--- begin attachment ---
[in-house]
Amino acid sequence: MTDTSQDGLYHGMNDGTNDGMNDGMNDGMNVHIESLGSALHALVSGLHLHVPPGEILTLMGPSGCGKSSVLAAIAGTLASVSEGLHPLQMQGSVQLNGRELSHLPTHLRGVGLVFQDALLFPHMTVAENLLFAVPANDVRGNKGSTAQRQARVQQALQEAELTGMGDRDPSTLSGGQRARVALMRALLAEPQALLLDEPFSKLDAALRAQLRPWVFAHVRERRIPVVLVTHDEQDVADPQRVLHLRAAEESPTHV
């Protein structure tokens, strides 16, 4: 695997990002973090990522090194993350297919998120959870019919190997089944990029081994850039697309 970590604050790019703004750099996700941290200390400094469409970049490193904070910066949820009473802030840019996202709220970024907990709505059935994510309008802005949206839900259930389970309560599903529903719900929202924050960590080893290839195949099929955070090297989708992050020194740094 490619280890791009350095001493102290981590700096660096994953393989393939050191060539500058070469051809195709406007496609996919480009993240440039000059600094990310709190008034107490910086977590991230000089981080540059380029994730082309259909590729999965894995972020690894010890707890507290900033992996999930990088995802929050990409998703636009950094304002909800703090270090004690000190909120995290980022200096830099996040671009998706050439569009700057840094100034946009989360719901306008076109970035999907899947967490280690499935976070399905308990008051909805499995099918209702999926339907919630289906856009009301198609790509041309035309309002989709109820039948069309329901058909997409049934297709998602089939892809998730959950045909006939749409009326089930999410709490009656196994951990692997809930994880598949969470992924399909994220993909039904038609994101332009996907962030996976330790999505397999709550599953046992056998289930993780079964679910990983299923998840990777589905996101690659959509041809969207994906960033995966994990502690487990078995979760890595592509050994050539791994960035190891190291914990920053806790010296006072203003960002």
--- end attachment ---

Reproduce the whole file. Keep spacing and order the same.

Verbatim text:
[in-house]
Amino acid sequence: MTDTSQDGLYHGMNDGTNDGMNDGMNDGMNVHIESLGSALHALVSGLHLHVPPGEILTLMGPSGCGKSSVLAAIAGTLASVSEGLHPLQMQGSVQLNGRELSHLPTHLRGVGLVFQDALLFPHMTVAENLLFAVPANDVRGNKGSTAQRQARVQQALQEAELTGMGDRDPSTLSGGQRARVALMRALLAEPQALLLDEPFSKLDAALRAQLRPWVFAHVRERRIPVVLVTHDEQDVADPQRVLHLRAAEESPTHV
């Protein structure tokens, strides 16, 4: 695997990002973090990522090194993350297919998120959870019919190997089944990029081994850039697309 970590604050790019703004750099996700941290200390400094469409970049490193904070910066949820009473802030840019996202709220970024907990709505059935994510309008802005949206839900259930389970309560599903529903719900929202924050960590080893290839195949099929955070090297989708992050020194740094 490619280890791009350095001493102290981590700096660096994953393989393939050191060539500058070469051809195709406007496609996919480009993240440039000059600094990310709190008034107490910086977590991230000089981080540059380029994730082309259909590729999965894995972020690894010890707890507290900033992996999930990088995802929050990409998703636009950094304002909800703090270090004690000190909120995290980022200096830099996040671009998706050439569009700057840094100034946009989360719901306008076109970035999907899947967490280690499935976070399905308990008051909805499995099918209702999926339907919630289906856009009301198609790509041309035309309002989709109820039948069309329901058909997409049934297709998602089939892809998730959950045909006939749409009326089930999410709490009656196994951990692997809930994880598949969470992924399909994220993909039904038609994101332009996907962030996976330790999505397999709550599953046992056998289930993780079964679910990983299923998840990777589905996101690659959509041809969207994906960033995966994990502690487990078995979760890595592509050994050539791994960035190891190291914990920053806790010296006072203003960002």